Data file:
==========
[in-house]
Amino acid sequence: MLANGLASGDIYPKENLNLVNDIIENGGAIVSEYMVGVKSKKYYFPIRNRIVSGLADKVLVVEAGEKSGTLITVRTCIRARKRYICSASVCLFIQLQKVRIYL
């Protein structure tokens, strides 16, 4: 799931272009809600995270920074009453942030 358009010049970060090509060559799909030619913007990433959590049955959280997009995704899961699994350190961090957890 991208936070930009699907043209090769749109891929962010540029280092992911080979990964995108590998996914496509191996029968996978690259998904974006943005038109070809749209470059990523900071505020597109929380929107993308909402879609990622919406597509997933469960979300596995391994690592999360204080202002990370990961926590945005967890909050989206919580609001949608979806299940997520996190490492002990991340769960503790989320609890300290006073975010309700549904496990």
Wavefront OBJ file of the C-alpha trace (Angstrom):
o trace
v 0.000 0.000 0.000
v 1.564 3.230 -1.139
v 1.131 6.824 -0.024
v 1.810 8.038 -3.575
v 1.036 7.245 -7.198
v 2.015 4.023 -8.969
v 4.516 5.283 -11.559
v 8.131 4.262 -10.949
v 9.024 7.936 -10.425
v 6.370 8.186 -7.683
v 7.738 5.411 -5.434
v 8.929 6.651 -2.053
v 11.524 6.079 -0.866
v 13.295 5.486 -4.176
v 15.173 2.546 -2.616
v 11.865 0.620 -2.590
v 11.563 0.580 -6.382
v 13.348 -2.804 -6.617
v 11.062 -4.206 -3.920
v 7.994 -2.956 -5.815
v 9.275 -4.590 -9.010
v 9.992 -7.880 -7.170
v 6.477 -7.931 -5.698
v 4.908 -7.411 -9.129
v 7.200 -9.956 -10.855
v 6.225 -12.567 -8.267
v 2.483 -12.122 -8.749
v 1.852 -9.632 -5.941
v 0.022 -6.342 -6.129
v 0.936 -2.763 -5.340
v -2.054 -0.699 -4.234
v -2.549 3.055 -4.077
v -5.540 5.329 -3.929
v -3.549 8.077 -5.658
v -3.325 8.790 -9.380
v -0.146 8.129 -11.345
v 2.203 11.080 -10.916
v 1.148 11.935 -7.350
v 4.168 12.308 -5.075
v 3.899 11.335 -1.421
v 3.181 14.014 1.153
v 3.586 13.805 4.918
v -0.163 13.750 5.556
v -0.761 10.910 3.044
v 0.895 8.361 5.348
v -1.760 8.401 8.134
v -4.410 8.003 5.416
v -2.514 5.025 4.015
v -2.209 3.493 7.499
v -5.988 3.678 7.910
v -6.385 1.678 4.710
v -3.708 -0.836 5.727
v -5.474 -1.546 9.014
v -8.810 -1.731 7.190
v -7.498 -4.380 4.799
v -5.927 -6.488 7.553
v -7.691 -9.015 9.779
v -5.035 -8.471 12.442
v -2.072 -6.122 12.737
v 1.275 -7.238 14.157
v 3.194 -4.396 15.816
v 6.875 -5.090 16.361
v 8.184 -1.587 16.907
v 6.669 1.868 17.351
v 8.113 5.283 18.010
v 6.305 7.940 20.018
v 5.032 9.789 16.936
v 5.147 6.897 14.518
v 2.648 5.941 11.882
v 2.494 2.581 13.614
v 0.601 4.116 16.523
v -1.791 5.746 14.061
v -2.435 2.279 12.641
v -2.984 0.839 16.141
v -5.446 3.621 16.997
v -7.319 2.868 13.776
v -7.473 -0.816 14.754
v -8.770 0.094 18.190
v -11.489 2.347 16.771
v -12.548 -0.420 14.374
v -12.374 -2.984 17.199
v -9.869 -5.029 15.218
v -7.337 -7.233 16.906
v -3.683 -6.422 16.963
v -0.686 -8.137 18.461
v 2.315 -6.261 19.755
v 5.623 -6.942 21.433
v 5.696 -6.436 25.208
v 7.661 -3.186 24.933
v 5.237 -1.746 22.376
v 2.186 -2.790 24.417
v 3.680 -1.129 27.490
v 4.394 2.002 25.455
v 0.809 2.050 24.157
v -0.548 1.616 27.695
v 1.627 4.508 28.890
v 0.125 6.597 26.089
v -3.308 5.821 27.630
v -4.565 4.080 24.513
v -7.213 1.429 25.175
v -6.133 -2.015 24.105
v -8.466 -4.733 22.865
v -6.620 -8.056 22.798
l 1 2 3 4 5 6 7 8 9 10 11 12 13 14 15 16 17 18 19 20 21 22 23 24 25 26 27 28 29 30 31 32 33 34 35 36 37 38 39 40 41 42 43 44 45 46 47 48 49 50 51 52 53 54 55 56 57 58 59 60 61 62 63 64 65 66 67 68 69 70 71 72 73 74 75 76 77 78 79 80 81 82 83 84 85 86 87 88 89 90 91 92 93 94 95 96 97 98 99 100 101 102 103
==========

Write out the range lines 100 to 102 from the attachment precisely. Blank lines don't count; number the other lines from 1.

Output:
v -0.548 1.616 27.695
v 1.627 4.508 28.890
v 0.125 6.597 26.089